Tuesday, March 5, 2024

Waimea Community Dam


PHOTO: The first dispersing fixed cone valve releasing water from Te Kurawai o Pūhanga, the reservoir behind the Waimea Community Dam. 


Waimea Water


Sunday 3 March 2024

Waimea Water Ltd (WWL) has commenced releasing water from the reservoir to support relief from the worsening drought as the dry and warm summer conditions continue.

On Saturday 2 March 2024, water from the reservoir was released through the smaller of three permanent dispersing valves constructed to release water from the reservoir in dry periods.

Te Kurawai o Pūhanga, the reservoir behind the Waimea Community Dam, reached its full capacity and the spillway commenced flowing on Sunday 21 January 2024. However, over recent weeks, and as the work to transition to the permanent pipes was completed, the lack of rainfall saw the water flowing into the reservoir and out over the spillway reduce significantly.


WWL CEO Mike Scott said that he expects the two larger dispersing valves will be operational within the next two weeks, but in the meantime, the completed small valve has been made operational ahead of the other two.


“The smaller fixed cone valve has increased flow into the Lee River at a time when it is severely needed,” Scott said. “We are pleased to be able to lift the river flow on Saturday and I thank our commissioning engineers, the contractors and wider team for getting this valve operational to release water.” 


Scott advised that release from the reservoir will be curtailed for periods over the next few days as some works are completed, but with the intention of running the valve at close to capacity outside of work needs and hours.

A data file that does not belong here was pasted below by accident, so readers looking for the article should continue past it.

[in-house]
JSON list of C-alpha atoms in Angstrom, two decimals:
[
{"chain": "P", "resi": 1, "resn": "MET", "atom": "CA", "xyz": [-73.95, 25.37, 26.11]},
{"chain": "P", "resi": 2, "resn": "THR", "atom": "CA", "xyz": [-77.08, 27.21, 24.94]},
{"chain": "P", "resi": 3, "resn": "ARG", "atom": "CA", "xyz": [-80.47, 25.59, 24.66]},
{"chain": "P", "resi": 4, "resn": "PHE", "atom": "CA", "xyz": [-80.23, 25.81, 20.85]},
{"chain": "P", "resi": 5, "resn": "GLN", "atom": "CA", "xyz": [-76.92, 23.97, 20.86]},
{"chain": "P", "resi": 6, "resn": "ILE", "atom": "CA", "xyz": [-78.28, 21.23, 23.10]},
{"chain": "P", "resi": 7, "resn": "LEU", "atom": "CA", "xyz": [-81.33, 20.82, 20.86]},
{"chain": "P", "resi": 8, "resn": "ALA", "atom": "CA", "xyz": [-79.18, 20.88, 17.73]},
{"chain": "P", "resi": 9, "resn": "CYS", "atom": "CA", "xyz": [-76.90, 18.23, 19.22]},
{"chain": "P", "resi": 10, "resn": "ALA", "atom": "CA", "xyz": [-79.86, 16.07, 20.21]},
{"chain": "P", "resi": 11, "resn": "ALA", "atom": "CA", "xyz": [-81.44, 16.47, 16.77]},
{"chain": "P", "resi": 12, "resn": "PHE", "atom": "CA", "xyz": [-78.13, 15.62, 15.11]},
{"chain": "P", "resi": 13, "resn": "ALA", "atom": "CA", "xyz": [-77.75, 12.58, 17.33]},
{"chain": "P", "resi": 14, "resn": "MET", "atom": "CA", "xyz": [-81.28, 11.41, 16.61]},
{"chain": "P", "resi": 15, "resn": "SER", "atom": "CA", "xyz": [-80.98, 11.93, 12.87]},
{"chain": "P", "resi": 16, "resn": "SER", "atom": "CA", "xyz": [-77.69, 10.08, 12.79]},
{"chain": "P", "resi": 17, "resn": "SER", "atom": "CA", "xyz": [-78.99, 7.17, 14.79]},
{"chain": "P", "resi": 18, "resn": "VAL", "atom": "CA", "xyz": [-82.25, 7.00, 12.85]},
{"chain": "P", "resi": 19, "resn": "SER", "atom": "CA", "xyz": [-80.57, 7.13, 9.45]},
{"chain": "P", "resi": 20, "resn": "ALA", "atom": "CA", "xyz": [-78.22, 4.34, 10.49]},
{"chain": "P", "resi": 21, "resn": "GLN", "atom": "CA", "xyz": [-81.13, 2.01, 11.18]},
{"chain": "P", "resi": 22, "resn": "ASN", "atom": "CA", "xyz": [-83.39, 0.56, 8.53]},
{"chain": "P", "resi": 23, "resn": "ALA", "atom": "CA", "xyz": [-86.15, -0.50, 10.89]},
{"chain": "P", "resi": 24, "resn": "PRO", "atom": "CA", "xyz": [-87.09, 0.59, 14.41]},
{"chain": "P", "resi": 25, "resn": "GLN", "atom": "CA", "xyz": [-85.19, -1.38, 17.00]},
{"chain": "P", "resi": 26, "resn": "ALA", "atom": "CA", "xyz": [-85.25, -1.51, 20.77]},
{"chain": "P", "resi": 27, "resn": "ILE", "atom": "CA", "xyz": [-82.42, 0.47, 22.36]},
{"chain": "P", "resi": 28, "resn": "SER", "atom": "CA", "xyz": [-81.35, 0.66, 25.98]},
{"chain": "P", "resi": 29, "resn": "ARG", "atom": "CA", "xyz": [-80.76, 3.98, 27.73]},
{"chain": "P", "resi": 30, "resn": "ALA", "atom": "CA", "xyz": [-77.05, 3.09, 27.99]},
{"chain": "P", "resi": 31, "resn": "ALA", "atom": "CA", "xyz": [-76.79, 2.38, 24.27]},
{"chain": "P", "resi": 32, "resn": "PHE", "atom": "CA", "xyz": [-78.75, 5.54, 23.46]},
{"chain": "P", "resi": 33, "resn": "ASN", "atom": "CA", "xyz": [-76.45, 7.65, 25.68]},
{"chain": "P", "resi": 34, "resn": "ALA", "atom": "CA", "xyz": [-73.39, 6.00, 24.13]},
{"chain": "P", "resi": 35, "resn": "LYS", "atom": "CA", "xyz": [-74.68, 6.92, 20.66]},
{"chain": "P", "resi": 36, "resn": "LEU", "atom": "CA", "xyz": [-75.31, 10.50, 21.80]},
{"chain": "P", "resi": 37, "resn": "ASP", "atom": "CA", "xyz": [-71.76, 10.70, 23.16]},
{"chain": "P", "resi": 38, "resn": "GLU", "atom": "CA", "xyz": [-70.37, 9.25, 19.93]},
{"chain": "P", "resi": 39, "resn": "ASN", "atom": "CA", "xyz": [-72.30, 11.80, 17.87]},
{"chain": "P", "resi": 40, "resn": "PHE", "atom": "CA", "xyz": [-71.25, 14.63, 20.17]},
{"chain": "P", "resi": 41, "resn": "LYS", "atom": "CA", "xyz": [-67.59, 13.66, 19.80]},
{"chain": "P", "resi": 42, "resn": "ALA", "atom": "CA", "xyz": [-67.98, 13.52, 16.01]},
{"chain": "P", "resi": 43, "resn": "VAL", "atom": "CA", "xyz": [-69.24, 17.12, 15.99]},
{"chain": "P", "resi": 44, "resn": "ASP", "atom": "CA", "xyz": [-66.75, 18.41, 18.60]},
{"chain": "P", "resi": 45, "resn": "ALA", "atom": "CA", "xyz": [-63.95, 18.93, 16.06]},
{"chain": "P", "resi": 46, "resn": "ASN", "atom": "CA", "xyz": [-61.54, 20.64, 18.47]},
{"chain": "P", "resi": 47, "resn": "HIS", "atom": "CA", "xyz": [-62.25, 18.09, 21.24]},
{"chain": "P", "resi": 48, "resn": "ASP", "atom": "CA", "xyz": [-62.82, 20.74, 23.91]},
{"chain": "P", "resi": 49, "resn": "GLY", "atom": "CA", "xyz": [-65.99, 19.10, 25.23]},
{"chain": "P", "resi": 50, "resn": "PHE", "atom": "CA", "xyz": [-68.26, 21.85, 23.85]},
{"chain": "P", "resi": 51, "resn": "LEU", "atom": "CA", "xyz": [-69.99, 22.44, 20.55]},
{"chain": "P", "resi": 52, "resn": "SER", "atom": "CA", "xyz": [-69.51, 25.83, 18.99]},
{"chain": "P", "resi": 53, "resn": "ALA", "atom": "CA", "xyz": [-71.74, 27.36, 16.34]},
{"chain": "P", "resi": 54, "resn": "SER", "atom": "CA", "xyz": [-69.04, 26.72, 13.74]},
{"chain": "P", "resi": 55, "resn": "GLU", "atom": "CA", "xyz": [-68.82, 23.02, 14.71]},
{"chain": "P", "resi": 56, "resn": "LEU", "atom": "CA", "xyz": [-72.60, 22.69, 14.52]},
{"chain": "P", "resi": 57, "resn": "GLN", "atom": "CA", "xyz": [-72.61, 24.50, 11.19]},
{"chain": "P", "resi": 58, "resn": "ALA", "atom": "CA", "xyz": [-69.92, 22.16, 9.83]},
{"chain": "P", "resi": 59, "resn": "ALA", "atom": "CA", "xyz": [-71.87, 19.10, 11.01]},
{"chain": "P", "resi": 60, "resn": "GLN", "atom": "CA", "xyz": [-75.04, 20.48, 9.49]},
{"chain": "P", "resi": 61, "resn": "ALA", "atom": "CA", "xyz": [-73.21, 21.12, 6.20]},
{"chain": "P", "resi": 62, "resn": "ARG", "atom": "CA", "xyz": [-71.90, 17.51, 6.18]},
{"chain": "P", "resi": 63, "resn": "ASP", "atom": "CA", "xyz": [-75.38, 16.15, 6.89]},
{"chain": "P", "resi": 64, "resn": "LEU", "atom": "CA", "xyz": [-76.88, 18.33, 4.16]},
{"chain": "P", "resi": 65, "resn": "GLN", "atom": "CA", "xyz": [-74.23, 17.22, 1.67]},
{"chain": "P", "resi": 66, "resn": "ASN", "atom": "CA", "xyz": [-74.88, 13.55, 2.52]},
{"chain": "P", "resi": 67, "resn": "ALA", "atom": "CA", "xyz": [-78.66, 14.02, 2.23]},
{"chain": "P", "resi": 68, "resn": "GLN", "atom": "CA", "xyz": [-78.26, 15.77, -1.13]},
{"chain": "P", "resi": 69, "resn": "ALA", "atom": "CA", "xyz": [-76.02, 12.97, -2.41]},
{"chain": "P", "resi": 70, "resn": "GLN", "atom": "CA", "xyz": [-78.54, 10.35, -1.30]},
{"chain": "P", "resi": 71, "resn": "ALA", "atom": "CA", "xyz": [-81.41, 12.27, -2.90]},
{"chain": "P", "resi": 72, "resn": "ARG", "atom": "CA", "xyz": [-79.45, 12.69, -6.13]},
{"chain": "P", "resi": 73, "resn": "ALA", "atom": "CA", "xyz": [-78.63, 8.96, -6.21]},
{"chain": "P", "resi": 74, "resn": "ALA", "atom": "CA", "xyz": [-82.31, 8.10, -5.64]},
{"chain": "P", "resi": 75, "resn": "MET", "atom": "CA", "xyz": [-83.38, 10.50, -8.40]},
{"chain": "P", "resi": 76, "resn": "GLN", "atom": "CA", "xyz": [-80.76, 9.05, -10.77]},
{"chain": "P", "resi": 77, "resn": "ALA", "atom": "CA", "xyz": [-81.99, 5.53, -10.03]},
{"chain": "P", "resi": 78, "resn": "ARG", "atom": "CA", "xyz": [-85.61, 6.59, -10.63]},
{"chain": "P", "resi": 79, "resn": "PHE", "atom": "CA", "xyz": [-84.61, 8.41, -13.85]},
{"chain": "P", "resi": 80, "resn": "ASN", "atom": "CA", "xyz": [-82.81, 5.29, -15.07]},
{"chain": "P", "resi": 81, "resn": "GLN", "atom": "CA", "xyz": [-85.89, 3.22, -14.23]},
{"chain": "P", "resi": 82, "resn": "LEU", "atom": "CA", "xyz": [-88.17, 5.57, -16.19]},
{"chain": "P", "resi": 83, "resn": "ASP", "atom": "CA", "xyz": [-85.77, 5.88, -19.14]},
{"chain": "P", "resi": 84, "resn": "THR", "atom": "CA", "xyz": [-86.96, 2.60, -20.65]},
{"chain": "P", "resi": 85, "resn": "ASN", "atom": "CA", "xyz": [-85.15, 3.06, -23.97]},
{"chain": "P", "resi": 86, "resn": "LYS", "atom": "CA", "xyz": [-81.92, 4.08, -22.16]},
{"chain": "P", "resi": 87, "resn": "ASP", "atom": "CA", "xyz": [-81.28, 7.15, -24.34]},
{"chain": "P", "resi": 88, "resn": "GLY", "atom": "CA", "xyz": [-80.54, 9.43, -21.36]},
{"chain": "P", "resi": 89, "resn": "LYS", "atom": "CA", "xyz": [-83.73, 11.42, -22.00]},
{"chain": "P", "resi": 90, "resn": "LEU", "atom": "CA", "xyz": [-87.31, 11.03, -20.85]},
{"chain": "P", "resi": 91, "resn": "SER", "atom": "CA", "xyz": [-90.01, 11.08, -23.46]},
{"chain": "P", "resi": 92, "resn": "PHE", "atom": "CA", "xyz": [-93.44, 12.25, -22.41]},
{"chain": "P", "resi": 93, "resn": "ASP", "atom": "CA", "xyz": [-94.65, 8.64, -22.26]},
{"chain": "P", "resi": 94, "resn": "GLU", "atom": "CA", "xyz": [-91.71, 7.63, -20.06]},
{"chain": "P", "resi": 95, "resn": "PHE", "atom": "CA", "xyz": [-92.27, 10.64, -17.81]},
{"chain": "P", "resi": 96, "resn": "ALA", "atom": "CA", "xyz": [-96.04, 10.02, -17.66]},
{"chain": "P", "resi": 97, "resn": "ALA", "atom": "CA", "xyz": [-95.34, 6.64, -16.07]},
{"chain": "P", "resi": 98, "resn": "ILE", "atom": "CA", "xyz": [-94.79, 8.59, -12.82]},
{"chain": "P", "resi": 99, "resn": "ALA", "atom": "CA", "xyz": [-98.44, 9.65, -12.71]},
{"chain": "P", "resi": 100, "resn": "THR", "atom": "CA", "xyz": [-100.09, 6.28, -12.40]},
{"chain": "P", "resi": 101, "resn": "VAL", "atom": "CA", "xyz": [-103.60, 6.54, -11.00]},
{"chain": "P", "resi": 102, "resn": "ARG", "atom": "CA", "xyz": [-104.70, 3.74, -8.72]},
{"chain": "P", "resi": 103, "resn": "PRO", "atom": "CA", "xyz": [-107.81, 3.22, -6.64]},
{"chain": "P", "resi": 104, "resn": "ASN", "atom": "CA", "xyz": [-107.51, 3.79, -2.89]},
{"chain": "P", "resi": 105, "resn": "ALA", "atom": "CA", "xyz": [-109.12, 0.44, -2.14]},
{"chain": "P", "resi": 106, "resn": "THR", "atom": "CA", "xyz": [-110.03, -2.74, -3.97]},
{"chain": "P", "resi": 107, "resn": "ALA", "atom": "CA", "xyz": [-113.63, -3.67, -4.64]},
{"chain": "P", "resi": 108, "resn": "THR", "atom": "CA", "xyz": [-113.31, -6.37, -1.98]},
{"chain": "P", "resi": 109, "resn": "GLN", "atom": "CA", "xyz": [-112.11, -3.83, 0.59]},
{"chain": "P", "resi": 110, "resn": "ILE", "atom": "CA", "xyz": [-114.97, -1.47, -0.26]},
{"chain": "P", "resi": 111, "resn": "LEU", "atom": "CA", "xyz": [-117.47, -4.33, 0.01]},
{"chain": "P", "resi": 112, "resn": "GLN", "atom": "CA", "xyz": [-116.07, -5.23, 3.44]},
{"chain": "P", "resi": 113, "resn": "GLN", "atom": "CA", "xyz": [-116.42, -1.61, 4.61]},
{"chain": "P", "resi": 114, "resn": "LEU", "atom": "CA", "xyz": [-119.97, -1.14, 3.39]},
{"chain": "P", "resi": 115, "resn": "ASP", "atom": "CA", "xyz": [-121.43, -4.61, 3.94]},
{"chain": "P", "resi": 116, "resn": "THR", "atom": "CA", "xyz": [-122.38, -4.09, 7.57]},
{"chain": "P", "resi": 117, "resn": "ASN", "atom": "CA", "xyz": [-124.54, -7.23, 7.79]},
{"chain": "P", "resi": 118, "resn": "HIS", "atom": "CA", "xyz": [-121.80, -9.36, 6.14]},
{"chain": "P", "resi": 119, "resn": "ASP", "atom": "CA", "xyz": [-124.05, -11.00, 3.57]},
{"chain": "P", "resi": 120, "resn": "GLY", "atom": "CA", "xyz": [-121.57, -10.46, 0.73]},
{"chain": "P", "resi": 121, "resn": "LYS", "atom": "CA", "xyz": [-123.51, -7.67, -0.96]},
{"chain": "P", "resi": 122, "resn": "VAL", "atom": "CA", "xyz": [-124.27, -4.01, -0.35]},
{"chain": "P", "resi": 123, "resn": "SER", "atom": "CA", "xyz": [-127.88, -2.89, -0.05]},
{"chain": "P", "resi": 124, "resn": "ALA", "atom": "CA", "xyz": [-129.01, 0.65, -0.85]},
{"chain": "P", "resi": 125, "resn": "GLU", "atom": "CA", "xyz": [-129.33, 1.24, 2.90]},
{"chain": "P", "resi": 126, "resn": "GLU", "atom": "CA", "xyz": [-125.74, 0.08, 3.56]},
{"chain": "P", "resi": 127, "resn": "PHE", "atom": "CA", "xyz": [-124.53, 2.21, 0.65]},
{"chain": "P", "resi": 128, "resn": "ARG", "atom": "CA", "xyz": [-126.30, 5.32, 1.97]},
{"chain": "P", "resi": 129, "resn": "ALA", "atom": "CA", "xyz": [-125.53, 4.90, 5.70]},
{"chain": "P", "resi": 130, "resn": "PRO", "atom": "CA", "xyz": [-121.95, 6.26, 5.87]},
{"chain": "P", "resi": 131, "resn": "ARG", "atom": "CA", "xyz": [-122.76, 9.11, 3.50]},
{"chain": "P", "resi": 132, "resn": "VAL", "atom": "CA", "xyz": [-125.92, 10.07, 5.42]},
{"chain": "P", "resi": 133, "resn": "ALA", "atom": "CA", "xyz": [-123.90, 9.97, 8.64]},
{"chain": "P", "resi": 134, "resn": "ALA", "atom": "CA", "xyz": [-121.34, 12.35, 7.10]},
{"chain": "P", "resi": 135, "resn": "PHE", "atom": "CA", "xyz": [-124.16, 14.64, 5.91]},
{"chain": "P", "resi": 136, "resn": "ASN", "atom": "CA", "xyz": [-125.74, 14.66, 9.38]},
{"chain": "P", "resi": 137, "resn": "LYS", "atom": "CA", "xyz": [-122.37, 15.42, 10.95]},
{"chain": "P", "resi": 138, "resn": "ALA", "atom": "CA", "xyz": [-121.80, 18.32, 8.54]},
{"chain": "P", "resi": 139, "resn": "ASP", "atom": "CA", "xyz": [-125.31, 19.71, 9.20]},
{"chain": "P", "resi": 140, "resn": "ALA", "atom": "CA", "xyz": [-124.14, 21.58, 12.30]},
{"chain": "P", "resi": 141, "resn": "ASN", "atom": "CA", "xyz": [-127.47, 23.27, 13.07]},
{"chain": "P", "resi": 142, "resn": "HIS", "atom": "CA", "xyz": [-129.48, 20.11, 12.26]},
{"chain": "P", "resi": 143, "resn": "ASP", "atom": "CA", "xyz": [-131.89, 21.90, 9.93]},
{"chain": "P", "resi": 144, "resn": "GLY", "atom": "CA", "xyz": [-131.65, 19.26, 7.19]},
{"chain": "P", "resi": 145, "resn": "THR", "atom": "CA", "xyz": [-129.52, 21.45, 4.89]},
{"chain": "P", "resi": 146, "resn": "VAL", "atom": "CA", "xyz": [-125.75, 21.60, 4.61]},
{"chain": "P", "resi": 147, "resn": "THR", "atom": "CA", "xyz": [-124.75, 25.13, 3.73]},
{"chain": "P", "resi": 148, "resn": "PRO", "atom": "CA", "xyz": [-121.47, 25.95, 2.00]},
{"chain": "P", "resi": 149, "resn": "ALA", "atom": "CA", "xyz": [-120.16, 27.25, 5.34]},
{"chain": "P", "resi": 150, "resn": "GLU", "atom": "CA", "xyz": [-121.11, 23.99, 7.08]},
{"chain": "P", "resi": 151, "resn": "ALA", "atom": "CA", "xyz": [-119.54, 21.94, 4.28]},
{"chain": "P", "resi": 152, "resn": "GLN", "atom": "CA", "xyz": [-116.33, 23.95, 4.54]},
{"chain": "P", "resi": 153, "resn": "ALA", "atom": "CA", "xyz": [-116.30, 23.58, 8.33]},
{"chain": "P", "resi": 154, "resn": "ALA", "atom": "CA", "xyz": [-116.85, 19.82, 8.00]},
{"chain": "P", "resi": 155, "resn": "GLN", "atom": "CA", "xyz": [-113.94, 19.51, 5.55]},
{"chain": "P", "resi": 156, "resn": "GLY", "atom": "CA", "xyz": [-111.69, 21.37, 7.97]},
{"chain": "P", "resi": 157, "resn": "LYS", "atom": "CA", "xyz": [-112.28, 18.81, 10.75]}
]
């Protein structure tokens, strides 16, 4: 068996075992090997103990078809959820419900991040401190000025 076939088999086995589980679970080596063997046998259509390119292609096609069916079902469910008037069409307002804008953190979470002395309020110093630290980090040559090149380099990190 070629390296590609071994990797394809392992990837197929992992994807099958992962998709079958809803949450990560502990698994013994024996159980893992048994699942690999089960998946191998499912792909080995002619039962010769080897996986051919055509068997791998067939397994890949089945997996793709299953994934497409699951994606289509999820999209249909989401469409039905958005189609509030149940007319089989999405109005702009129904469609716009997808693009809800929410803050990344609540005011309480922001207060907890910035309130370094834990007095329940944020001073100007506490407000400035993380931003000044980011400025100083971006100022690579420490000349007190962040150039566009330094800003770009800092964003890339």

“Once the other two dispersing valves are operational and their performance verified, the dam will be fully commissioned. Commissioning is scheduled for later in March,” he said.


Waimea Irrigators Ltd Chairperson Murray King said irrigators had been looking forward to this day all summer.


“It is a great feeling to know that Waimea Water can now control the release of water from the reservoir, when it is needed, and it is certainly needed now. The current dry situation and water restrictions show how much the community needs the dam,” King said.  


Tasman Mayor Tim King said it is ‘bloody great’ to see the water flowing from the dam.

“It has been a quarter of a century in the making, but this weekend we have an operational dam to supply the region with much needed water supply for the next 100 years,” King said. “We will be keeping an eye on river levels over the next few days, and are certainly hoping this release will stave off any further water restrictions.”


Water released from the Waimea Community Dam complements the natural system by supplementing low river flows to assist recharge of the Waimea aquifers. Assisted recharge of the aquifers maintain water levels for extraction and reduce the risk of saltwater intrusion from the coast. Maintaining higher river flows also improves river health. 

The flow from the dam will support both horticulture and the domestic water wells near Appleby that supply water to the combined Richmond / Nelson water network. Māpua, Ruby Bay, Brightwater and Wakefield also use bores in the Waimea Plains, benefitting from the recharged aquifers. 

The size of the reservoir mitigates the impact of a drought greater than a 1:50 year event.



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